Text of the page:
Although this theory has been criticized (Gren, Arese, and Alvars, 1971), there is evidence to support some aspects of the theory (Shereham, Tapper, and Tetrault, 1994).
Other theories have been focused on the nature of subordinates. For example, Hersey and Blanchard’s (1988) work maturity model suggests that leadership style should differ based on subordinates’ task maturity (i.e., their knowledge of knowledge and skills) and their emotional maturity (i.e., their ability and confidence).
Where maturity is high, leaders may add a more participatory style when maturity is low (where more guidance style is needed). Such theories emphasize the need for leaders on the underprivileged; For example, subordinates may prefer a more participatory style, even when theory predicts that the instructional style will be most effective.
Leadership trait theories identify specific personality traits that distinguish leaders from non-leaders. They are based on the idea that leaders are not born’ (that is, leadership is innate rather than advanced through education). Early studies (Mann, 1959; Stogdill, 1948) focused on the relationship between personality and leadership but reported little supporting evidence. However, research interest in this area continues, with Judge and Bona (2004), that 12% of all leadership research published between 1990 and 2004 include keywords ‘personality’ and ‘leadership’.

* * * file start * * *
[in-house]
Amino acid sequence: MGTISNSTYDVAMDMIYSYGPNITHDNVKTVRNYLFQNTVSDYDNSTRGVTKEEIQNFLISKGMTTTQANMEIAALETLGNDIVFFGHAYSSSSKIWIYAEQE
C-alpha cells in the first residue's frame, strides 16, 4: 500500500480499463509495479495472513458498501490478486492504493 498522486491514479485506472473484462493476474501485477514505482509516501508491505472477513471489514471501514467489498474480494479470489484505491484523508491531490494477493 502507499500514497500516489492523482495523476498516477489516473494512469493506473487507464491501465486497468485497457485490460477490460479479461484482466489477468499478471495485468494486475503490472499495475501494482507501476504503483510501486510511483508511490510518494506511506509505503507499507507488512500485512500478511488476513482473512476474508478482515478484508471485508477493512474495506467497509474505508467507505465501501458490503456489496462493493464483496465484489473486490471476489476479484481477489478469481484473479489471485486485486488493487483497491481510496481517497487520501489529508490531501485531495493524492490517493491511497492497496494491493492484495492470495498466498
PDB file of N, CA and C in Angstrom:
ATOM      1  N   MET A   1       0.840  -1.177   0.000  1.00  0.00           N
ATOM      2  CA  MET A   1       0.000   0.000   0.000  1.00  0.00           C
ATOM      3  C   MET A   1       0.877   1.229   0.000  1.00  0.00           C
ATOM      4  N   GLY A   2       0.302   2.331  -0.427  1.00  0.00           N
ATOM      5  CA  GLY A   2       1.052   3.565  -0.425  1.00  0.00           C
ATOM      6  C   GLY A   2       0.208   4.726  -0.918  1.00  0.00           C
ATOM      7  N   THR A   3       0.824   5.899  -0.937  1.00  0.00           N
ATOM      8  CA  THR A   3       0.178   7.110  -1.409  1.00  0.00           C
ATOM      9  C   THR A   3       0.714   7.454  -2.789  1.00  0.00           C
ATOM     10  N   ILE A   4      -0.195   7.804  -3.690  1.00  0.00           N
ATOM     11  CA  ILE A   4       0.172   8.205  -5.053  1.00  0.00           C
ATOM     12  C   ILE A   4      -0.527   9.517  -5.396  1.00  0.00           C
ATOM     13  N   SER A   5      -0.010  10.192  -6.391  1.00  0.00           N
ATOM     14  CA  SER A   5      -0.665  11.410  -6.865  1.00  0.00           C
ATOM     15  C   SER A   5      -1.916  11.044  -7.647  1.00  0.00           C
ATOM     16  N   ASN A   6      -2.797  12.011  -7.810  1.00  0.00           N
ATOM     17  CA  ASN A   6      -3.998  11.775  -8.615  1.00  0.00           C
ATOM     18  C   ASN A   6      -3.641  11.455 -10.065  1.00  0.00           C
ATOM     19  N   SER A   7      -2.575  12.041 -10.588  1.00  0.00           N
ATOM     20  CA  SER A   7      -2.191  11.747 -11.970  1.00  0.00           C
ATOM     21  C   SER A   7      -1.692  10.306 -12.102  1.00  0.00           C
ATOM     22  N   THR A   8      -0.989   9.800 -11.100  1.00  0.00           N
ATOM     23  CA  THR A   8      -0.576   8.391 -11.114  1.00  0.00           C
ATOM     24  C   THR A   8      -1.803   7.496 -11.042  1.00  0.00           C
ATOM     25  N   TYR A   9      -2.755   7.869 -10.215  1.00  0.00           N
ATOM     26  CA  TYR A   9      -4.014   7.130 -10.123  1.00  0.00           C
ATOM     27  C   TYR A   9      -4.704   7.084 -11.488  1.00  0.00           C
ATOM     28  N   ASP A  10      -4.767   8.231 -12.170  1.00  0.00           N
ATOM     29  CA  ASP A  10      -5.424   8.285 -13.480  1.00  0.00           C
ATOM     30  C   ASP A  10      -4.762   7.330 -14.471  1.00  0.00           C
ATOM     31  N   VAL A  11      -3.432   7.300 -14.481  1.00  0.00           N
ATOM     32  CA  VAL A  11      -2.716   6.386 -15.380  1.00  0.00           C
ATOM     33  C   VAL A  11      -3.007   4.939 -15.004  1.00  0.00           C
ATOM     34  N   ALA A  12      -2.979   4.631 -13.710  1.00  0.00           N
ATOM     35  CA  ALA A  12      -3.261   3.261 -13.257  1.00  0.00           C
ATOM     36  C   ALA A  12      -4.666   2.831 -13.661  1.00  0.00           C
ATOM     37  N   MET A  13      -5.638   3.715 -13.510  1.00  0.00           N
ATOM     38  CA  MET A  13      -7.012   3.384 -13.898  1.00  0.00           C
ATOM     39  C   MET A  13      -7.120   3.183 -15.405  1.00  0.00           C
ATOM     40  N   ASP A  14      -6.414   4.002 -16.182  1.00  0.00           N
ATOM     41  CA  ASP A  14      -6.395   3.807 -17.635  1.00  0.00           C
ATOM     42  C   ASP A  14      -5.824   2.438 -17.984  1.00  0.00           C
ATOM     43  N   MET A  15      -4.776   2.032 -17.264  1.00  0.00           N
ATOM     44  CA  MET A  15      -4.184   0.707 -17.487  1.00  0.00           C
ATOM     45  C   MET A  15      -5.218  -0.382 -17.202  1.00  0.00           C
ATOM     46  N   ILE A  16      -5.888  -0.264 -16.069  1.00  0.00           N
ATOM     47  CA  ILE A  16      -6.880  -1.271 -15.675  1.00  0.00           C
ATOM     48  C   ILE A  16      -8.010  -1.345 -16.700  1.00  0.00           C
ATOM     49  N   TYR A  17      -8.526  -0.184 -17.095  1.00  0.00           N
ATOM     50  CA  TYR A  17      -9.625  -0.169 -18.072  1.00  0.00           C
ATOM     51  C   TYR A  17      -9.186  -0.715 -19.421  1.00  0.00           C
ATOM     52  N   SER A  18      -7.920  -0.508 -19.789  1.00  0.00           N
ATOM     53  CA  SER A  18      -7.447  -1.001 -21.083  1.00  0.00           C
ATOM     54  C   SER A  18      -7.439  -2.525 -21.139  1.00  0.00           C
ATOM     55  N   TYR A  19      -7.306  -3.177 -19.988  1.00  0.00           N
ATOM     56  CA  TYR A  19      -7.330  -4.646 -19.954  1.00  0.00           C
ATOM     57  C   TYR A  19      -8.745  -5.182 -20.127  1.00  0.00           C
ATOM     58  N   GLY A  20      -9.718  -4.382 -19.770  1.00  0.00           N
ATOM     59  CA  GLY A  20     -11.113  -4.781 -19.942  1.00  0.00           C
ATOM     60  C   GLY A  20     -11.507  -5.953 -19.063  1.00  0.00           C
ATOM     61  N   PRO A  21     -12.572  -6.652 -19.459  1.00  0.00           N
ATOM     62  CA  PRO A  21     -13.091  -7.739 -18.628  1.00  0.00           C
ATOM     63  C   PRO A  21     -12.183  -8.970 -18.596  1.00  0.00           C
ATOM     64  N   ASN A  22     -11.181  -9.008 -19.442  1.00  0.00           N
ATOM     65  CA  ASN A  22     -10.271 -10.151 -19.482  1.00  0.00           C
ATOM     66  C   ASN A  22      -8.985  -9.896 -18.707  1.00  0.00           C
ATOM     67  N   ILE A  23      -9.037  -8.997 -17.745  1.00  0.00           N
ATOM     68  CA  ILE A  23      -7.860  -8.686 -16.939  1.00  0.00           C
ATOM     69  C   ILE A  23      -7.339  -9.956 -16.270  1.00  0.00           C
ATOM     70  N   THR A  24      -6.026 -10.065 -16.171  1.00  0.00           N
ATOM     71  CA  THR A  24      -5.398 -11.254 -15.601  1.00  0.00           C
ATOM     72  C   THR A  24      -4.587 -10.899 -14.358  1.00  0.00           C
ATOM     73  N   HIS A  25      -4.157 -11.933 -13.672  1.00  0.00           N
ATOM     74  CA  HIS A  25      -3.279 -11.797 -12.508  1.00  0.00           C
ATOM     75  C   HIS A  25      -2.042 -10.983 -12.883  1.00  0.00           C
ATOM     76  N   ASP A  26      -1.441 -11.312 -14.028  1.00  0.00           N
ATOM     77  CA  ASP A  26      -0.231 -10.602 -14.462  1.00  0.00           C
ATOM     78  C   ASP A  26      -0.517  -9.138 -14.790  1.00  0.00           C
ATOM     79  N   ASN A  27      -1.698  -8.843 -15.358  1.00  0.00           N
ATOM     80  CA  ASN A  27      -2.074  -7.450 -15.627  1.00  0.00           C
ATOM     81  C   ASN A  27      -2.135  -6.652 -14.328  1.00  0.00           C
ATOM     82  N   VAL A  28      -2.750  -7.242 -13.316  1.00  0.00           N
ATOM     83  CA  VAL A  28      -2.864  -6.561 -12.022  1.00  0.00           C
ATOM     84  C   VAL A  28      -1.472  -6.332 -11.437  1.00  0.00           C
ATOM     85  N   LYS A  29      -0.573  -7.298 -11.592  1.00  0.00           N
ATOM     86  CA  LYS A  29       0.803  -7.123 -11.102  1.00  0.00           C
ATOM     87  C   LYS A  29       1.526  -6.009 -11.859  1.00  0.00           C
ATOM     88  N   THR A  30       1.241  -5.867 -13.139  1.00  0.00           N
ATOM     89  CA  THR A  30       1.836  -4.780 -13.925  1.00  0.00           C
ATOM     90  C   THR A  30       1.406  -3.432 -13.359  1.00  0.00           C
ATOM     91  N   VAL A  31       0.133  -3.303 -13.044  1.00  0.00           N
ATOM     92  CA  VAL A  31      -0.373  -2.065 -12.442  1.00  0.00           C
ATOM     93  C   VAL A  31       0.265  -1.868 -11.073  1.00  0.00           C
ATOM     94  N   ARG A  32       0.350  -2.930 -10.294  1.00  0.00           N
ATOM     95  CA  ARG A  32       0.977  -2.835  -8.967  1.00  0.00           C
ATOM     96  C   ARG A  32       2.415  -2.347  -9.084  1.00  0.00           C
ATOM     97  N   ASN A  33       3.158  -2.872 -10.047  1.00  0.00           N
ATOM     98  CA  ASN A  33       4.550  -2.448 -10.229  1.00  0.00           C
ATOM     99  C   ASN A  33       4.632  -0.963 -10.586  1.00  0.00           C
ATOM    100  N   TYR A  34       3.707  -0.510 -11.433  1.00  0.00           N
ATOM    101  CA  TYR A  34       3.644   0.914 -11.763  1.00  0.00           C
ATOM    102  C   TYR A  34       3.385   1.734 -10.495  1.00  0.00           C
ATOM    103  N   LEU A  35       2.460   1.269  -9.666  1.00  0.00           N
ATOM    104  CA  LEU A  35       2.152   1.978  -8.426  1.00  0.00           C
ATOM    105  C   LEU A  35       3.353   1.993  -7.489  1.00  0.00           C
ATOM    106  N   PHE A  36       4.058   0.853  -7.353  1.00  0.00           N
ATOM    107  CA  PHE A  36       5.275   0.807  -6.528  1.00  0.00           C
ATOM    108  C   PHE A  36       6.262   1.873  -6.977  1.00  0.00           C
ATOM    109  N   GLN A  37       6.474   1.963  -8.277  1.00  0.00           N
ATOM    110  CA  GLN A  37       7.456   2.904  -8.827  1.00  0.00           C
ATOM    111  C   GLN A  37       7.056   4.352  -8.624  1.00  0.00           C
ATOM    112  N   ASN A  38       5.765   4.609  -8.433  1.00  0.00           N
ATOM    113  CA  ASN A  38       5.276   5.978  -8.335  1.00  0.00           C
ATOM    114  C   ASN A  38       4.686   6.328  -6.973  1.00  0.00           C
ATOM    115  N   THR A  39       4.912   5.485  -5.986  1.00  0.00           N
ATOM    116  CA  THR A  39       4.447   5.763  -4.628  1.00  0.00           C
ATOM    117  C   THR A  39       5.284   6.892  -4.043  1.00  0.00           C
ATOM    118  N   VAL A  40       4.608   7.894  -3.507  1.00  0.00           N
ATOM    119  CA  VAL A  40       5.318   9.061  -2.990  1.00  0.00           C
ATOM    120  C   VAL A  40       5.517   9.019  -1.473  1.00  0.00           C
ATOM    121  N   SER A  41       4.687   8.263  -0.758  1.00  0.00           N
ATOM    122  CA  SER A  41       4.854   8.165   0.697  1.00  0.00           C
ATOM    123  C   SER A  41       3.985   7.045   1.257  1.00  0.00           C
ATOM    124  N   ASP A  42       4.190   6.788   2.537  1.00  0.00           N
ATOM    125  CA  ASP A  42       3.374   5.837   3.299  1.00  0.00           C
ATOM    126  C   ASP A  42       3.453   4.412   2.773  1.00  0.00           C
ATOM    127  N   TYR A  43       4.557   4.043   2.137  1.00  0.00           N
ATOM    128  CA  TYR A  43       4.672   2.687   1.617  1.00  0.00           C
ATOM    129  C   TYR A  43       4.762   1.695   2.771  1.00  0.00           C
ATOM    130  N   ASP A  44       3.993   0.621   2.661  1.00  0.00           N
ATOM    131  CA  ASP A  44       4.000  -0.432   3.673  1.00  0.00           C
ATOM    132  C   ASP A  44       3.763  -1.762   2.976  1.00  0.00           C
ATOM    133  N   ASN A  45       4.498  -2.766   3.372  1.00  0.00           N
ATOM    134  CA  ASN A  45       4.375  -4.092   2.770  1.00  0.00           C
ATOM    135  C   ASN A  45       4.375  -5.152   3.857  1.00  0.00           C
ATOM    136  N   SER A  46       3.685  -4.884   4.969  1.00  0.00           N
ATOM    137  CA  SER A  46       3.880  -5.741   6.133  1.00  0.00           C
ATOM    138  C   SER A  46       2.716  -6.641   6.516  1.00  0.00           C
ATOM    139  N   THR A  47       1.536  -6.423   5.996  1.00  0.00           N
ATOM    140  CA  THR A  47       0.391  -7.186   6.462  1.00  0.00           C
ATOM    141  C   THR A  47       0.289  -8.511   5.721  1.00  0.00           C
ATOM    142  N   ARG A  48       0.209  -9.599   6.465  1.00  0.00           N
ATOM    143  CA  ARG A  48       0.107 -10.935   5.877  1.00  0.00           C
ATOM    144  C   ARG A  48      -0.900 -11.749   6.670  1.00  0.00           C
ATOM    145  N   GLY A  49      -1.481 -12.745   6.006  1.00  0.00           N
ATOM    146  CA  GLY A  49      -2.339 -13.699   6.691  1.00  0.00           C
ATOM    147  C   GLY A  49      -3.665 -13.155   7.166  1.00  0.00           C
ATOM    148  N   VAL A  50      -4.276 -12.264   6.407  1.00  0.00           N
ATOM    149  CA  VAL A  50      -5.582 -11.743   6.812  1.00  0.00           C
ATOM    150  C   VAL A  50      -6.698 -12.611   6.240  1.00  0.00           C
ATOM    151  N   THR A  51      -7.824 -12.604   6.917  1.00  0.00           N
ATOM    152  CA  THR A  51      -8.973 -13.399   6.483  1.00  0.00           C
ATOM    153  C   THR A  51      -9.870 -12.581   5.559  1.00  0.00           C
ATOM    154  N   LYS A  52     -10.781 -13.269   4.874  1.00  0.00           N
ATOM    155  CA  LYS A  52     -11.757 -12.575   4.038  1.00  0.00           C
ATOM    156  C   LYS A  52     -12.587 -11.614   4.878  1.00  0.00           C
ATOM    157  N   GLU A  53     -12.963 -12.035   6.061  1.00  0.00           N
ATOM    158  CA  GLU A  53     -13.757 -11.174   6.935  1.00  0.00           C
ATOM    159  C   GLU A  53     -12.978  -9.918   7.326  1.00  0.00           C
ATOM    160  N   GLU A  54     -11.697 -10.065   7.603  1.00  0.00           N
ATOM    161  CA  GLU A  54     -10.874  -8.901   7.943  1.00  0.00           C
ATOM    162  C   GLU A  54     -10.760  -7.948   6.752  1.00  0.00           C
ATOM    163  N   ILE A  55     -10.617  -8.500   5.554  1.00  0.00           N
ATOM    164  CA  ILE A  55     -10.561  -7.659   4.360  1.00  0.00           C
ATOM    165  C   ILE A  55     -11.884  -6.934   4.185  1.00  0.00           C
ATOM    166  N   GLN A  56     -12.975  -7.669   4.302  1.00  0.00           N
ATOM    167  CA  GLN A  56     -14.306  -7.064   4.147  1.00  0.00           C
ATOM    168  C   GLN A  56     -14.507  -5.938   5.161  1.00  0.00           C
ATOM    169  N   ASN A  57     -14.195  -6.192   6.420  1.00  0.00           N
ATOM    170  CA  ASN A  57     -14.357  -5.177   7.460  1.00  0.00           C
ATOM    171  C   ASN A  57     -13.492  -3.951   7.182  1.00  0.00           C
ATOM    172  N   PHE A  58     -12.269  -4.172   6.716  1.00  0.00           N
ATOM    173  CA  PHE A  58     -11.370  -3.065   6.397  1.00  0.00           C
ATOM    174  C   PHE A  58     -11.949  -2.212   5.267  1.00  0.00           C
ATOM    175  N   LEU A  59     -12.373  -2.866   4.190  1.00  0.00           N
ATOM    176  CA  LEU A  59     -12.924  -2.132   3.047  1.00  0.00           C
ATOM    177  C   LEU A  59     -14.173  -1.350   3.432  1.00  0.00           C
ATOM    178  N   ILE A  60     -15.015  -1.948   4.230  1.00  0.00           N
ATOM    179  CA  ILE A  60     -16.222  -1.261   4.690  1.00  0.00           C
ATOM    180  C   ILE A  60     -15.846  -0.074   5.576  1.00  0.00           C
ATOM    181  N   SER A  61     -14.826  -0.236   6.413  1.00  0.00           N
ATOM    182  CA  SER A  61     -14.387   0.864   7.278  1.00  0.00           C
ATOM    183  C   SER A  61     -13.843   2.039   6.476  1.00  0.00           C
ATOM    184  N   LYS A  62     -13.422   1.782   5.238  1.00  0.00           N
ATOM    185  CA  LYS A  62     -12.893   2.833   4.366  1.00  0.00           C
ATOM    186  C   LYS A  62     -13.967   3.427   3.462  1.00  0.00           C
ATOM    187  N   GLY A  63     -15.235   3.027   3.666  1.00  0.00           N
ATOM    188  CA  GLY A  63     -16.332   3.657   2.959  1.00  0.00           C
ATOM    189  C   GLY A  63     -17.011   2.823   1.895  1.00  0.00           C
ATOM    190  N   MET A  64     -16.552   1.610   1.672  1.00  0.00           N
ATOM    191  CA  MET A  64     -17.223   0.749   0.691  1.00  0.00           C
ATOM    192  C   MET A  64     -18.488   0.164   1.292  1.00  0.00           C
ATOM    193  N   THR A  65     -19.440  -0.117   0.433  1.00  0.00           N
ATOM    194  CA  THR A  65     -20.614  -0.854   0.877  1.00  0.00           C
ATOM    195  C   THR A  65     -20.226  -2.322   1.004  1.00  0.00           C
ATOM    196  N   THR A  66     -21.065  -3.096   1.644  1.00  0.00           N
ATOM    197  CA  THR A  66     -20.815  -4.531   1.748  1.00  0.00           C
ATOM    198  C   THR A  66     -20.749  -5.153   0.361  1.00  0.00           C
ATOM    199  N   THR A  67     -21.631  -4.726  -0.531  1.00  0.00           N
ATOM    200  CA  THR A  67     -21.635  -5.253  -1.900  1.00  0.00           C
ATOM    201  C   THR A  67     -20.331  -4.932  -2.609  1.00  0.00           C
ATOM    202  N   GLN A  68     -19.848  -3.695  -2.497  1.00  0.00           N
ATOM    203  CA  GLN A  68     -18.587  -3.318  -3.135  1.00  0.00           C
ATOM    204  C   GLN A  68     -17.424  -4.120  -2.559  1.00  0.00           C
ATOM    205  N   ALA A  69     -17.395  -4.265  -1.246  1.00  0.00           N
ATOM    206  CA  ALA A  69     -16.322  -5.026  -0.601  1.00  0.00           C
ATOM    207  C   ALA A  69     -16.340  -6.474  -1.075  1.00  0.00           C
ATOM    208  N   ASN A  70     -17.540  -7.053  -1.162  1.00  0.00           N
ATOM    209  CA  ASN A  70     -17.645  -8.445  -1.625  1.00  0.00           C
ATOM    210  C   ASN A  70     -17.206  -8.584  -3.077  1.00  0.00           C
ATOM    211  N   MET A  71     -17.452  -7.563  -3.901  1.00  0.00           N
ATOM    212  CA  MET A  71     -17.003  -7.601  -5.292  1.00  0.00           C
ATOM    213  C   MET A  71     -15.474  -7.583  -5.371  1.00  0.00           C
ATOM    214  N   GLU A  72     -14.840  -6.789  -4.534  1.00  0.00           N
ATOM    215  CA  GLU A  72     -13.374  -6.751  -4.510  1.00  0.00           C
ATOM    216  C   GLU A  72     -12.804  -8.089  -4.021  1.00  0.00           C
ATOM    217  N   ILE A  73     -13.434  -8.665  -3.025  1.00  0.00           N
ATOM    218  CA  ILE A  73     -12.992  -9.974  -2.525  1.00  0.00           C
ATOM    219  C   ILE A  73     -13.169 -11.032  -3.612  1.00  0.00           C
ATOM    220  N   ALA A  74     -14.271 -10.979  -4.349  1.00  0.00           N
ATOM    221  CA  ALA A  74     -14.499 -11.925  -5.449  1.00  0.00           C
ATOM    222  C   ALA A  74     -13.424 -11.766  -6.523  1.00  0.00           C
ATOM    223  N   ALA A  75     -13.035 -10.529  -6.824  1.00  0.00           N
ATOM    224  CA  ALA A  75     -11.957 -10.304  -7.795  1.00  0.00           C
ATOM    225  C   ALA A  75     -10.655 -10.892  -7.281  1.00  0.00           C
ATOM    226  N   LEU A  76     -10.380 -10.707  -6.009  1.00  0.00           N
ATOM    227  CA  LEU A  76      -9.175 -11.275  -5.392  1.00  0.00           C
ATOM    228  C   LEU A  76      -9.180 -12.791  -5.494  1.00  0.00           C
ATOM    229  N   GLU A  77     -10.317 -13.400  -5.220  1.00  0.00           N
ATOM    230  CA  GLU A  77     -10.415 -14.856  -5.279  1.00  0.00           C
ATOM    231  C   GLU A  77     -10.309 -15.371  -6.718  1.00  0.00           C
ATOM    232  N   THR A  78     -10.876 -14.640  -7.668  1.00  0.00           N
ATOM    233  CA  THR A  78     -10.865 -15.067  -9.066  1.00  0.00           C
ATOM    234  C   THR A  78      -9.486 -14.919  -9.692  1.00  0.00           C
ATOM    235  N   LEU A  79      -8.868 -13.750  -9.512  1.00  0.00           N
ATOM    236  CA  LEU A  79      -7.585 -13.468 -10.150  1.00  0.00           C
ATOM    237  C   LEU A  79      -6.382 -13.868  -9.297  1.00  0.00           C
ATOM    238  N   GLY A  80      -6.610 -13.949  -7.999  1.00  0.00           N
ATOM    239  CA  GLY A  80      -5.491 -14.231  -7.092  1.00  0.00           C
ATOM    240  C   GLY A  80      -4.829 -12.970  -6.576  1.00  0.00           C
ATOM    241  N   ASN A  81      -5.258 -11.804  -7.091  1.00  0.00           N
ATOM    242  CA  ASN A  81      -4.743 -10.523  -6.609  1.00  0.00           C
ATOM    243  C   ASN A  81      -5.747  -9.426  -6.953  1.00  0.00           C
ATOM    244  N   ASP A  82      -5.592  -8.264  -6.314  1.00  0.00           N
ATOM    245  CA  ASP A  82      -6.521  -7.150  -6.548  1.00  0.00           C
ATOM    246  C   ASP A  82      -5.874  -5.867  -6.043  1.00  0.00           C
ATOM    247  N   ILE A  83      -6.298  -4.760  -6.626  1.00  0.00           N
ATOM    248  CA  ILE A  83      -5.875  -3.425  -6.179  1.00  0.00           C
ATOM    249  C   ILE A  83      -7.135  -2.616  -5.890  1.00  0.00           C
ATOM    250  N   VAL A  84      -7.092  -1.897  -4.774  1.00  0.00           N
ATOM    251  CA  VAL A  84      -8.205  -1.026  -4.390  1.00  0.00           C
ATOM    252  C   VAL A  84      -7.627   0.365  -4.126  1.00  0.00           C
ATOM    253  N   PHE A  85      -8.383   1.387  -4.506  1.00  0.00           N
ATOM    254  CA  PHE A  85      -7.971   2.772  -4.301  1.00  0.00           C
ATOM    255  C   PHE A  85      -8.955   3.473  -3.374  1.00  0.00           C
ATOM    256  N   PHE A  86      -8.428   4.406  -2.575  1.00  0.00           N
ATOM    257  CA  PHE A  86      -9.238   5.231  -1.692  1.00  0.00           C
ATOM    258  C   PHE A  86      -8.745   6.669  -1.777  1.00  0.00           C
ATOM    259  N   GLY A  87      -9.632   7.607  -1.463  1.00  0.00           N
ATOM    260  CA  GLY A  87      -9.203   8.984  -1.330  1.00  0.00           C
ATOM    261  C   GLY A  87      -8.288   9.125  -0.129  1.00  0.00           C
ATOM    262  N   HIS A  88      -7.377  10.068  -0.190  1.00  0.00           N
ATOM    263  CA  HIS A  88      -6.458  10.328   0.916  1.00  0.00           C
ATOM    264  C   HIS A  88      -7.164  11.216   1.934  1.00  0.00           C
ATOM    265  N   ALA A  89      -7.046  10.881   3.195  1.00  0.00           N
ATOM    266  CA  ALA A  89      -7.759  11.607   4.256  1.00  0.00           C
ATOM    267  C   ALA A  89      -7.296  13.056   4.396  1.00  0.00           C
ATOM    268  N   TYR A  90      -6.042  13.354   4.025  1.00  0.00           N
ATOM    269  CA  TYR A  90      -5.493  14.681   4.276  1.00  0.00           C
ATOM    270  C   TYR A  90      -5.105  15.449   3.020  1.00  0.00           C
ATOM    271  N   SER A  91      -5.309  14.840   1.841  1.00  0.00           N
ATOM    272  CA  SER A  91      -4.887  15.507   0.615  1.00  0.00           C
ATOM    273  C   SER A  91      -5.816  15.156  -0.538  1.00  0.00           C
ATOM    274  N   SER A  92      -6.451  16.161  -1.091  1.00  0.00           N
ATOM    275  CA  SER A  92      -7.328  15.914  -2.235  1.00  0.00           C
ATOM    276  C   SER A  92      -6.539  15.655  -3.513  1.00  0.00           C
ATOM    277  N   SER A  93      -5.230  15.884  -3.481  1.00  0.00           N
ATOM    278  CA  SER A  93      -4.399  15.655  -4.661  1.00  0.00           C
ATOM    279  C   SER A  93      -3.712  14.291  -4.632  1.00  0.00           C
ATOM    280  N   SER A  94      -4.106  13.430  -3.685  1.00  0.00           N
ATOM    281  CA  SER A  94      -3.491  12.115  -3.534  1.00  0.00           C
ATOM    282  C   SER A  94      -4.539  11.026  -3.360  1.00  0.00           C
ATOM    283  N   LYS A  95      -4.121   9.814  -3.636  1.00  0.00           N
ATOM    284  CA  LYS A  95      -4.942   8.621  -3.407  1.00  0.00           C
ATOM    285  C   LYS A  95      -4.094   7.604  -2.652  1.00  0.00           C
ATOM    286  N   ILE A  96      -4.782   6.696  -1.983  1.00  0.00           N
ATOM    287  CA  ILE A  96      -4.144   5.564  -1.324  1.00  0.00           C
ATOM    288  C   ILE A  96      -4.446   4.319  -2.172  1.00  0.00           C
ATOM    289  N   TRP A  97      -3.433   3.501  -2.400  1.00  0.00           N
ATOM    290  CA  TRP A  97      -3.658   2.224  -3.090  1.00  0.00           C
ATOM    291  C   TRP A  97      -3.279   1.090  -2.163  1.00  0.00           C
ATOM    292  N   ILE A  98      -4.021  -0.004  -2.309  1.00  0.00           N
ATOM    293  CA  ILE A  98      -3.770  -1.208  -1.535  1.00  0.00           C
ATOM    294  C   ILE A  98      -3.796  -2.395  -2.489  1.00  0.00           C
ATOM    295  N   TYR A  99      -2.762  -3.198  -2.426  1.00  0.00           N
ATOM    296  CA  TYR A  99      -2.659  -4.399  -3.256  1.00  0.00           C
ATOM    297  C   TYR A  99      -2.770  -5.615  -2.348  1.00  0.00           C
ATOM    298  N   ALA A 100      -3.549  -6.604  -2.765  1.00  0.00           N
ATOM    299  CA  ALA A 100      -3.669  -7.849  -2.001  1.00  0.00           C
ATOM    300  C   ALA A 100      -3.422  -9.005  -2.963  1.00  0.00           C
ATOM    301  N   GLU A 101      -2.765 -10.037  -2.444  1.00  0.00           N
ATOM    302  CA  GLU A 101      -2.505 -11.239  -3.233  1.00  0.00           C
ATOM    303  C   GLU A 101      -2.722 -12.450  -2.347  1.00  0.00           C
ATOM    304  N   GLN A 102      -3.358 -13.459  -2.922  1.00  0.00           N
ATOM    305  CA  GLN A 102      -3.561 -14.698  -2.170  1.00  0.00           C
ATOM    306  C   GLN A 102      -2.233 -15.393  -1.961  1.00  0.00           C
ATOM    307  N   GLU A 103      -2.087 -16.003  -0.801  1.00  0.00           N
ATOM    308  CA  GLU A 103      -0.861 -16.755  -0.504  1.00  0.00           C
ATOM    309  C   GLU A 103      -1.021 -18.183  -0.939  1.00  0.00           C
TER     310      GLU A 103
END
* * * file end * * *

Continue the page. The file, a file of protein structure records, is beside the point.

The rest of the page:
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Later leadership theories recognize that leaders can be described in terms of their (their behavioral style) functionally, rather than just their characteristics. The underlying differences in the behavioral style approach include two different styles of leadership: task-orientation (where related tasks related to leader task-related tasks, such as the assignment of assignments and fixed deadline). And relationship orientation (where the leader is concerned with subordinates, such as friendly and approachable, communication development, and encouraging participation).